"ROCK!!!" Despite my warning, the ominous scraping sound moments later told me we were leaving a bit of our canoe behind us on this trip down the Shenandoah River. This little encounter is an example of what my son jokingly calls "painting the rocks" based on the red vinyl marks we sometimes leave as reminders of our passage.

Normally, when canoeing, we try to avoid collisions, and at first I was puzzled and a bit upset that my son had not reacted in time to maneuver the bow of the canoe out of the way. He's a skilled paddler and a simple stroke of his paddle would have been all it took to slip by unscathed. Why hadn't he done what I expected?

Well, in the somewhat heated discussion that ensued, I discovered that I hadn't exactly been clear as to the location of said rock. Besides, I had the advantage of polarized glasses and despite being in the stern, generally was able to see submerged obstacles well before my son. Lacking this critical information, he simply pulled the business end of his paddle out of the water and let me steer assuming I had it all under control. Had I wanted him to do something, clearly I would have said so.

On reflection, admittedly much later and after much fuming, I realized that we could have avoided the rock if I had simply shouted "Draw left, now!" Never mind trying to point out the rock. Avoiding the rock was the goal. Getting the front of the canoe to shift to the left was what was needed now.

Our collision resulted from a failure to communicate. We had mastered the right paddling techniques. But, we hadn't mastered the practice of communicating in a language that would enable us to operate as a team. In the end, it shouldn't have mattered whether or not my son could see the rock. It only mattered that he know what was needed.

At the shout, "Draw left, now!", my son would have simply put into action what years of practice have make into muscle memory. He would have reached his paddle far out over the water to his left, slipped the blade into the water, and, with a quick stroke, pulled the flat side of the blade toward the side of the canoe. The bow of the canoe would have shifted to the left and aided by a stern draw or even a simple angling of my paddle on my part, the canoe would have slipped by leaving that rock unpainted.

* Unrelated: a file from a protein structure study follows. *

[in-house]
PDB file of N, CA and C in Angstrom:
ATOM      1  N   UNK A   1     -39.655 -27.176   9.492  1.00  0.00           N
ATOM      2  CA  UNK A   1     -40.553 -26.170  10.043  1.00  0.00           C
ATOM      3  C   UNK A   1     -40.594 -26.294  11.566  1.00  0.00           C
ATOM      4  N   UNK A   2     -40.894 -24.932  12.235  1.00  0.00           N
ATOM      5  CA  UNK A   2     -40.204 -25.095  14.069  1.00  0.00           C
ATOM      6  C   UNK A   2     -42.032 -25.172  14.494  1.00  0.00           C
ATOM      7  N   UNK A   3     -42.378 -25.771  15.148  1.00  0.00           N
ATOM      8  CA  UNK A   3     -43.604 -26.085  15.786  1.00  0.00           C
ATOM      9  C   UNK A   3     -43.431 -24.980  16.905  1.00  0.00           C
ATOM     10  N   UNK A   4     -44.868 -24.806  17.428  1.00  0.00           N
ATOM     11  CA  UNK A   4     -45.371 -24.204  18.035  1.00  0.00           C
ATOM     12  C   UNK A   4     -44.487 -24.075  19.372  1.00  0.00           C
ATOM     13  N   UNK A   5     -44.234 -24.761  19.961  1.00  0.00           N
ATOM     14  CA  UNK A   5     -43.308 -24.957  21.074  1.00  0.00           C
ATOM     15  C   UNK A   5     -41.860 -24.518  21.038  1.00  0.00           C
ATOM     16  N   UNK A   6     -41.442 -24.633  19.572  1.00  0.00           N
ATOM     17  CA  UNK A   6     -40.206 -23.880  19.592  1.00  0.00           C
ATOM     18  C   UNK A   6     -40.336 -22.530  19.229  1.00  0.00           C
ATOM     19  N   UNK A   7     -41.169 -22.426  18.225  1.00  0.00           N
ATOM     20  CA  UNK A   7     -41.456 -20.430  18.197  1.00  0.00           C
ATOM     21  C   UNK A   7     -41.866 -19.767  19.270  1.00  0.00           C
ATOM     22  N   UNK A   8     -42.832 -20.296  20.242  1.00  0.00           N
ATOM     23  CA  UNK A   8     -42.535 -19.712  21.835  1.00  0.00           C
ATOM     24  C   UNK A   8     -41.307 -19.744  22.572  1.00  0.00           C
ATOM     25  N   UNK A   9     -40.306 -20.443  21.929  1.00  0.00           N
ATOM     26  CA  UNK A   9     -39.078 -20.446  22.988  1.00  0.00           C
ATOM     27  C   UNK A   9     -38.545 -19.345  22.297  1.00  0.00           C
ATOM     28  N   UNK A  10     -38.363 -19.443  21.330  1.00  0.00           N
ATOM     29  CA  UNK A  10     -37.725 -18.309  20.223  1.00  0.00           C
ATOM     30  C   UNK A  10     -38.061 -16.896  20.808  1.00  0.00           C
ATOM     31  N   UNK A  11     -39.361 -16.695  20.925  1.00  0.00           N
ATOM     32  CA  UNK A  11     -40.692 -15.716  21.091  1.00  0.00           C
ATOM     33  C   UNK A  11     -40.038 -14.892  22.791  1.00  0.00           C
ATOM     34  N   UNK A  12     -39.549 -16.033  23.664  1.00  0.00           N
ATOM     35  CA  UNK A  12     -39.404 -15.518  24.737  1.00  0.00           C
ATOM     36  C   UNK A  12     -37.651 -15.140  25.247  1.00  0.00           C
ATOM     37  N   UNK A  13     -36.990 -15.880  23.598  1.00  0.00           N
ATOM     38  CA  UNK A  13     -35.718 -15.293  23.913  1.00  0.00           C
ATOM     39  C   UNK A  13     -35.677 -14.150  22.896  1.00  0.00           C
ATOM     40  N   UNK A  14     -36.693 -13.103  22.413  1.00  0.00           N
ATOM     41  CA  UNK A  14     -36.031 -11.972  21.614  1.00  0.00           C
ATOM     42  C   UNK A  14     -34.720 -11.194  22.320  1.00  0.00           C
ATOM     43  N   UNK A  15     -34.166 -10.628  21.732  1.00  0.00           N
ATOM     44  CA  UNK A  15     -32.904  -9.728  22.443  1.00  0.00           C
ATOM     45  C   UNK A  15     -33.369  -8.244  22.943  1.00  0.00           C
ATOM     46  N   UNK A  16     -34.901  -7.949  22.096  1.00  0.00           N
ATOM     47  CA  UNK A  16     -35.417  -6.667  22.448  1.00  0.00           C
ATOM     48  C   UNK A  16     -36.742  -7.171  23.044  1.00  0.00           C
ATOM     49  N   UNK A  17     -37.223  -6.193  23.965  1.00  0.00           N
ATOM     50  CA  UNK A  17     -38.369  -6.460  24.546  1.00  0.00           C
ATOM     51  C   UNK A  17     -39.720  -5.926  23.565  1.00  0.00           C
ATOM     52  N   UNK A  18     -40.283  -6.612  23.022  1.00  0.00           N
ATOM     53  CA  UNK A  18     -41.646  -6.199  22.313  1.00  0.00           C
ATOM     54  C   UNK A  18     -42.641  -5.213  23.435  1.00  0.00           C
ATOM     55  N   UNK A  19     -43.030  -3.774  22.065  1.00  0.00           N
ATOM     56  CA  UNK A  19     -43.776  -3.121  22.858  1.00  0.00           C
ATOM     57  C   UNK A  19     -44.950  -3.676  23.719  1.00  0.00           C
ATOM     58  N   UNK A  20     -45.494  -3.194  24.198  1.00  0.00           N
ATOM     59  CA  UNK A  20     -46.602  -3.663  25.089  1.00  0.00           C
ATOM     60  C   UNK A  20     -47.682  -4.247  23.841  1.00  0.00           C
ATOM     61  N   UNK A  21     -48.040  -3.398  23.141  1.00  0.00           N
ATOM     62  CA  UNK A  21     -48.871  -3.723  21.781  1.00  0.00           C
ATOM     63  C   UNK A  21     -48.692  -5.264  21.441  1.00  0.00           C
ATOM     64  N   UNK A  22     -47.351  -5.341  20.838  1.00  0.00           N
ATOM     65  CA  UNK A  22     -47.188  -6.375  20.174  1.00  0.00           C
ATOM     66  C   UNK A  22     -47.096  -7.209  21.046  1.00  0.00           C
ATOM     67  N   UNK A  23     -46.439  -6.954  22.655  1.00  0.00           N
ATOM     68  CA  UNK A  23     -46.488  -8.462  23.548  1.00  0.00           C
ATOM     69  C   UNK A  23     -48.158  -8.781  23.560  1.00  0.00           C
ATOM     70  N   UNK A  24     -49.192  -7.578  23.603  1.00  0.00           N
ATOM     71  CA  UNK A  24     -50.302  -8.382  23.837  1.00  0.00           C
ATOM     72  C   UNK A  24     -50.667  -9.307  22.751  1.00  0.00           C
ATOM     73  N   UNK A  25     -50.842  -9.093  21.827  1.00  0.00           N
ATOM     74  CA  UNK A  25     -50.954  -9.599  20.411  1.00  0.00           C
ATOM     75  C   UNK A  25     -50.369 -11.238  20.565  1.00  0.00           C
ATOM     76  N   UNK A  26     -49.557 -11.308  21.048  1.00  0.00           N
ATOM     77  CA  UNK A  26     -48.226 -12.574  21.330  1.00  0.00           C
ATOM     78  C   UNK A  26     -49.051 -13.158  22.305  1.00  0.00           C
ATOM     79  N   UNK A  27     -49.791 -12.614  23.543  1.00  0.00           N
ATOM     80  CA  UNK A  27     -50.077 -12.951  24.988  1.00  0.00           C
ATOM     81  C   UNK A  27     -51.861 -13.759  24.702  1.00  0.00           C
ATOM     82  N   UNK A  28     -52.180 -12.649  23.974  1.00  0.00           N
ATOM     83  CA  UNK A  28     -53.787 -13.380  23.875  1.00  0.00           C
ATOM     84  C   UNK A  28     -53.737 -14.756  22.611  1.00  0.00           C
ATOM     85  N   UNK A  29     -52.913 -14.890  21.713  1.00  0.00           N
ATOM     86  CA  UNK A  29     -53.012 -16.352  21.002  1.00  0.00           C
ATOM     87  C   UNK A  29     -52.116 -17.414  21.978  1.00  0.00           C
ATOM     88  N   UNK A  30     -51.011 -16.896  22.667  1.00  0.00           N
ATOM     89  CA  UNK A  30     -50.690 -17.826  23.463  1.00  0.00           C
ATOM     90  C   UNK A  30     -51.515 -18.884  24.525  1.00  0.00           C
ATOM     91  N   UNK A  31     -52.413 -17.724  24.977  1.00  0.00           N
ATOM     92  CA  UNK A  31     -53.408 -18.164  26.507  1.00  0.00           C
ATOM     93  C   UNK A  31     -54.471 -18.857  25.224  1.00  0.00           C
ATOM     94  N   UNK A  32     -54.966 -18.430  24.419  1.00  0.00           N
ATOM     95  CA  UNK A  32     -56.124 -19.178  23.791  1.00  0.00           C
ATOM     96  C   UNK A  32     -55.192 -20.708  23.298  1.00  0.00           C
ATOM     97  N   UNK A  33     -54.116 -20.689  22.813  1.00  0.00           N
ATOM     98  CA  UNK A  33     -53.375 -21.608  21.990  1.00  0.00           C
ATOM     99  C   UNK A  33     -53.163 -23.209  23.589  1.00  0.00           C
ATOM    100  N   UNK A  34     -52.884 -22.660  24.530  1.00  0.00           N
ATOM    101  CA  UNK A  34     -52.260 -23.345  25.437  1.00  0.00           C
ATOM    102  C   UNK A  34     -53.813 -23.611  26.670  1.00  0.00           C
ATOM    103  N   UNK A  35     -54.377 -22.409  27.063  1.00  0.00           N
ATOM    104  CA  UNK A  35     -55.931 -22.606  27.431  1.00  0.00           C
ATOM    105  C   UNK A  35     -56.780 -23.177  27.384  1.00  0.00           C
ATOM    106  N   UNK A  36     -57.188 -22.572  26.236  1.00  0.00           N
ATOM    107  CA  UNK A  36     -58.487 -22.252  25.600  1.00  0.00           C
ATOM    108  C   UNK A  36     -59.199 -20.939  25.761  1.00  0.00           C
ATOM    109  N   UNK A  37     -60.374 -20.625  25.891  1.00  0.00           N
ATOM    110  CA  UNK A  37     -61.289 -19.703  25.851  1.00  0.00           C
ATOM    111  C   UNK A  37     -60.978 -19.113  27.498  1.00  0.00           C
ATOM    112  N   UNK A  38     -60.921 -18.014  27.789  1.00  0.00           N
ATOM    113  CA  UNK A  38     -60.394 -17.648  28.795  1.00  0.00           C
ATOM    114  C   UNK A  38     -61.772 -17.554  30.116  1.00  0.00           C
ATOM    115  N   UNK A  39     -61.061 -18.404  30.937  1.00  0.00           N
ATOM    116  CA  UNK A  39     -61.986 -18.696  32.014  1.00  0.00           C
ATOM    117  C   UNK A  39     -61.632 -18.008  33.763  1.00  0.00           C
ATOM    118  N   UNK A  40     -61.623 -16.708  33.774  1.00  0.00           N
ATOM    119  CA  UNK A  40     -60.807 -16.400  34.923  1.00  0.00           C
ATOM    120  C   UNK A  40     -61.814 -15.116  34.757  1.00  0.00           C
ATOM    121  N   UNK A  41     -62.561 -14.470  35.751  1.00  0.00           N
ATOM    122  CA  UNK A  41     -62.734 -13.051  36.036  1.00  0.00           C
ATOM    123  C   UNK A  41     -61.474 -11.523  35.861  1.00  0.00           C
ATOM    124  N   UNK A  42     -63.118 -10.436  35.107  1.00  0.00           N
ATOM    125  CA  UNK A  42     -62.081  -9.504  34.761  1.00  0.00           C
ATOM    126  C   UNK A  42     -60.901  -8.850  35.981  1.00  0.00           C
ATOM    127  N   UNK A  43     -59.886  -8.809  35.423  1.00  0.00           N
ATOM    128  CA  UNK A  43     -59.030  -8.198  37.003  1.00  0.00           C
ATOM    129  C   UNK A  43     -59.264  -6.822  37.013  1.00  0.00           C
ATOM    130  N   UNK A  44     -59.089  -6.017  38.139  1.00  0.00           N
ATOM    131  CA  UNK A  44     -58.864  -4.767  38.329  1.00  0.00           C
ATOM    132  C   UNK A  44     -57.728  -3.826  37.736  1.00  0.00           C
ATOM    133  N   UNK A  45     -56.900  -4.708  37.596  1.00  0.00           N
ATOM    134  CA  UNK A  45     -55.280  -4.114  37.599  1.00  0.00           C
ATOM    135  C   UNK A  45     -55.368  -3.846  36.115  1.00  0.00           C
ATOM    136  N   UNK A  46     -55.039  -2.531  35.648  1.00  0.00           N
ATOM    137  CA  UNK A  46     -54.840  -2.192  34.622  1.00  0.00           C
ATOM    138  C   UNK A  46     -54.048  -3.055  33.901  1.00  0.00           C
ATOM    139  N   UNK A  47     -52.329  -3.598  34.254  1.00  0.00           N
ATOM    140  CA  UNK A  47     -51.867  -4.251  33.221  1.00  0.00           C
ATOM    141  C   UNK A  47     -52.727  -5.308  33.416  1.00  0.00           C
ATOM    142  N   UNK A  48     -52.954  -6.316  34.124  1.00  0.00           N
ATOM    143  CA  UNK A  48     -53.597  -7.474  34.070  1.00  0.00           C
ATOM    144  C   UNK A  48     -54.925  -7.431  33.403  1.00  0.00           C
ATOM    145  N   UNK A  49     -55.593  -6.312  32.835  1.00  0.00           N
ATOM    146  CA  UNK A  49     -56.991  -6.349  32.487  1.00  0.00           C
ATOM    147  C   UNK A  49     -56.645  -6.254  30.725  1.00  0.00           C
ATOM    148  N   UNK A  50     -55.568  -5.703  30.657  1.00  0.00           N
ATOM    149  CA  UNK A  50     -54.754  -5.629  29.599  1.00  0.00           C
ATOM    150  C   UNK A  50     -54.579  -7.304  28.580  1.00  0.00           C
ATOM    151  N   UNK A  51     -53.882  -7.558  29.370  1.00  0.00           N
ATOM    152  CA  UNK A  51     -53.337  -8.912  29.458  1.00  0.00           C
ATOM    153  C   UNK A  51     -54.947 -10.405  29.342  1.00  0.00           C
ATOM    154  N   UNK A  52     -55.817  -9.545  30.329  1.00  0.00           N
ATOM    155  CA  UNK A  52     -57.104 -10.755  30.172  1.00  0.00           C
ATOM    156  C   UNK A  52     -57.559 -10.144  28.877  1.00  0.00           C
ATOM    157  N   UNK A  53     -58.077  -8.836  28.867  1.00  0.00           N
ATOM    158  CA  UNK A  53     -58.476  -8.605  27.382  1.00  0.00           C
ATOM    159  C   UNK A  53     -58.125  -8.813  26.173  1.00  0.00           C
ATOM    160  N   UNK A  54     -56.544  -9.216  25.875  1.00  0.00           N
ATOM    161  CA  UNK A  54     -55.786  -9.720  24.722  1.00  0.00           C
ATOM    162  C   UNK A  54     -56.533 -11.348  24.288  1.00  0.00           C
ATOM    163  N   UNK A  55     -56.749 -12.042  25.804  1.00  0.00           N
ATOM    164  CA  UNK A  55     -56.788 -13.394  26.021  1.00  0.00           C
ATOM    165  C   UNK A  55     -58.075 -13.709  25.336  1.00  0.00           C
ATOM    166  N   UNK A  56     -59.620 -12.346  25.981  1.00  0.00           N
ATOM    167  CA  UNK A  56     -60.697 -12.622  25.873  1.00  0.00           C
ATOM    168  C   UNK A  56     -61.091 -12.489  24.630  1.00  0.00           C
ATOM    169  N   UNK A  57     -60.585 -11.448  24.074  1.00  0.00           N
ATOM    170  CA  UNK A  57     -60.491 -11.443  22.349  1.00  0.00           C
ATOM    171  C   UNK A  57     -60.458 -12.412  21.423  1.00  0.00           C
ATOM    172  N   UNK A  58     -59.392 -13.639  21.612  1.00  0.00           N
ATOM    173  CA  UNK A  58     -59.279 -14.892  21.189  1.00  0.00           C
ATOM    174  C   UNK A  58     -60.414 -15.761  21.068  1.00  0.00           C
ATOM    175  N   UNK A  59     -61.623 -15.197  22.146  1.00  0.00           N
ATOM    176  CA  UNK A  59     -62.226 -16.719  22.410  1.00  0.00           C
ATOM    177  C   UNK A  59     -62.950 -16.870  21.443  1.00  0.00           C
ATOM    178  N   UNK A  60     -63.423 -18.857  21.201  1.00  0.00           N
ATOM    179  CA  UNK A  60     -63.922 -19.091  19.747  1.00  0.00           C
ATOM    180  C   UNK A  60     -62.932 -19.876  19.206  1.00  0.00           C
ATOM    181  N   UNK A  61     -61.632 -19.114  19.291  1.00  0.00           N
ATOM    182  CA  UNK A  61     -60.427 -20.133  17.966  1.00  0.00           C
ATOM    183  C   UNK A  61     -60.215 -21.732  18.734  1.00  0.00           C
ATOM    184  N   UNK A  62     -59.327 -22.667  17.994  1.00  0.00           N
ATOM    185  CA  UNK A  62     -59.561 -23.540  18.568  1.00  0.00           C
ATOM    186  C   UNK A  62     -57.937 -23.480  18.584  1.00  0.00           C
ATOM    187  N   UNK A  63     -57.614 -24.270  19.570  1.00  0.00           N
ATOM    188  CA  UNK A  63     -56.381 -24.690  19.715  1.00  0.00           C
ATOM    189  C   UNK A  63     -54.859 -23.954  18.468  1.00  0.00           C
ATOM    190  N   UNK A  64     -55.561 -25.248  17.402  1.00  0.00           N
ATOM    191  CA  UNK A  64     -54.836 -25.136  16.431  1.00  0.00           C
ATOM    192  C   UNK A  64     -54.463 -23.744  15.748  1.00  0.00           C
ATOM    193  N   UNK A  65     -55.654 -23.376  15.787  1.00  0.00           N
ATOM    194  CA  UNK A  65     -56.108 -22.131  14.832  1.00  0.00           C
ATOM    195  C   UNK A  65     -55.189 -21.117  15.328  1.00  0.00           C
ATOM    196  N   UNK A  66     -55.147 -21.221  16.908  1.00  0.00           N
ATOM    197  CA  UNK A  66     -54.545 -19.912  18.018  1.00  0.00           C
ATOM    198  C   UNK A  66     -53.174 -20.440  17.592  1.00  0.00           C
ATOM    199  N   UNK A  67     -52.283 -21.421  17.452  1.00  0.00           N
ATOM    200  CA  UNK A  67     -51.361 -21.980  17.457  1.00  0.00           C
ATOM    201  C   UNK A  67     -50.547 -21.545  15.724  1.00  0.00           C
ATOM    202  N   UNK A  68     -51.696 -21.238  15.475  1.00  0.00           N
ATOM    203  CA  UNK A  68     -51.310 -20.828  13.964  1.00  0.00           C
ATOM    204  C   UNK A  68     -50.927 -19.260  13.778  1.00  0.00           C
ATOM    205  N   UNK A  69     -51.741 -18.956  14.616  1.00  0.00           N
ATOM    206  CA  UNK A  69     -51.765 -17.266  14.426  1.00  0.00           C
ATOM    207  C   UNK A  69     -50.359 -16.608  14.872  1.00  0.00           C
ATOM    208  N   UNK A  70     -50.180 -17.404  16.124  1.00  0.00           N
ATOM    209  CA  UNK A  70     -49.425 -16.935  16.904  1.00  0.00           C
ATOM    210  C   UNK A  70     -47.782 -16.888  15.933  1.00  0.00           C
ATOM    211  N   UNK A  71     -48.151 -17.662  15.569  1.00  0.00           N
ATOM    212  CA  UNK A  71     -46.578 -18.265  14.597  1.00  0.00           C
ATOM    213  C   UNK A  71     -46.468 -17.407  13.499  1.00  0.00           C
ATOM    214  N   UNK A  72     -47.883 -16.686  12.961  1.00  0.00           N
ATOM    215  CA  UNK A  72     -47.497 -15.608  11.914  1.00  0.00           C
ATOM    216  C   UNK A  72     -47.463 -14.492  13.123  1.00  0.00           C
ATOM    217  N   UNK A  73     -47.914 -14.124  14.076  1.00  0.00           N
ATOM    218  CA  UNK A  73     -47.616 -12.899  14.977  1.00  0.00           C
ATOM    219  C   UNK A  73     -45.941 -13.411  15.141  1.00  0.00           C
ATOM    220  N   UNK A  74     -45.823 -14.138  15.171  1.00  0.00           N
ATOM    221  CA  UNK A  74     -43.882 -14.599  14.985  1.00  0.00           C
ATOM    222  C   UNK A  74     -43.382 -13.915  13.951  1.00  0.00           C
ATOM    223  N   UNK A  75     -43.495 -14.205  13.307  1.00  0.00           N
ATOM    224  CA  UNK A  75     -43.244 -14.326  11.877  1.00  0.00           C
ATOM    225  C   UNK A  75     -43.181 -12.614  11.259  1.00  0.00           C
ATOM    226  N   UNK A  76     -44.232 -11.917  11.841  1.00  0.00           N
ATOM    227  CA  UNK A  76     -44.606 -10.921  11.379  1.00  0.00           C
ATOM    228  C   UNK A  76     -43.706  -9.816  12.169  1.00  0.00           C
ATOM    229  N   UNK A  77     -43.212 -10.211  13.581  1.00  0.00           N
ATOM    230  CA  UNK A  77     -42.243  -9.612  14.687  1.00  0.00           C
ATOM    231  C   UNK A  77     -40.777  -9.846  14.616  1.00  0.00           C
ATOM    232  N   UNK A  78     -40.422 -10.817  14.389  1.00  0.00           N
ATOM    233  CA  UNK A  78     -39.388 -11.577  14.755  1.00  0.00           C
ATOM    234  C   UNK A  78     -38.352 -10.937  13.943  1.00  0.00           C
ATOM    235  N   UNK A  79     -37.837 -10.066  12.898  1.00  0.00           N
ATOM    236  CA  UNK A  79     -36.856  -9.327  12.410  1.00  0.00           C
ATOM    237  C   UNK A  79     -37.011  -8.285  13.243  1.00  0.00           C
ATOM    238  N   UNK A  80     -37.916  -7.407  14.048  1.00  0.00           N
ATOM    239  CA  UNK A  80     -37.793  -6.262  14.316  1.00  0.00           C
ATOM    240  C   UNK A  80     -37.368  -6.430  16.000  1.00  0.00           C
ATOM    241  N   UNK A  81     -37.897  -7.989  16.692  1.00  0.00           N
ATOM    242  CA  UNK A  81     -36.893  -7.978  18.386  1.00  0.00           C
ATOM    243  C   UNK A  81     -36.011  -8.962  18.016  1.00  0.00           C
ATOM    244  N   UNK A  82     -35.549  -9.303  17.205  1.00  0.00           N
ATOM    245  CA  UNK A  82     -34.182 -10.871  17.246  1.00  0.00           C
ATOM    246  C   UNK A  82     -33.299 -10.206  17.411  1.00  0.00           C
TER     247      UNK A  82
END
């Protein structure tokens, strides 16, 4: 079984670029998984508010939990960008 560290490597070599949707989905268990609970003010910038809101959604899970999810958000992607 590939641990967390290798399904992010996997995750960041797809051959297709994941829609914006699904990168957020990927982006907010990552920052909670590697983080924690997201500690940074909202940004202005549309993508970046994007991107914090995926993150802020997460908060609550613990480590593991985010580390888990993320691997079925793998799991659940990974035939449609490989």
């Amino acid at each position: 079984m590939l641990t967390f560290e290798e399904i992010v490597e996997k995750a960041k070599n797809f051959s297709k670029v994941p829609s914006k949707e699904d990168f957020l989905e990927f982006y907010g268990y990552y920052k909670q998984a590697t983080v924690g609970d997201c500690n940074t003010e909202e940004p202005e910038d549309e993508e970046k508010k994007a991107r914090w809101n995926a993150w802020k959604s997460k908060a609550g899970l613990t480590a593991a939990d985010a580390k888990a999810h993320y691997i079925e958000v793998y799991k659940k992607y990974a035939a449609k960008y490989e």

In a team environment where a rapid response may be necessary, whether canoeing downriver with a partner or as a team member on an Agile project, it helps to have a common language or lexicon to foster quick communication. The right words spoken at the right time tend to lead to the correct action. The use of words outside the lexicon may lead to undesirable results.

It takes time and practice for a team to create a common language. Once developed, instructions like "Draw left" result in quick and efficient responses. Giving an instruction like "Rock!", which is not part of the language, is often inefficient and ineffective. Developing proficiency or fluency in the team's language is essential to the smooth flow of the team's work.

What is your team's language? How proficient are your team members in their way of communicating?  Consider both business language and technical language. What are the words that are unique to, or have a special meaning, in your environment? For example, the word "forging" means different things to a banker than it does to a blacksmith. The phrase "breaking the build" has a meaning unique to the practice of continuous integration. Knowing what this phrase means is essential to the team to know what action is required next. Investing a bit in creating and practice in learning a common team language will pay off well in improving your team's communications proficiency.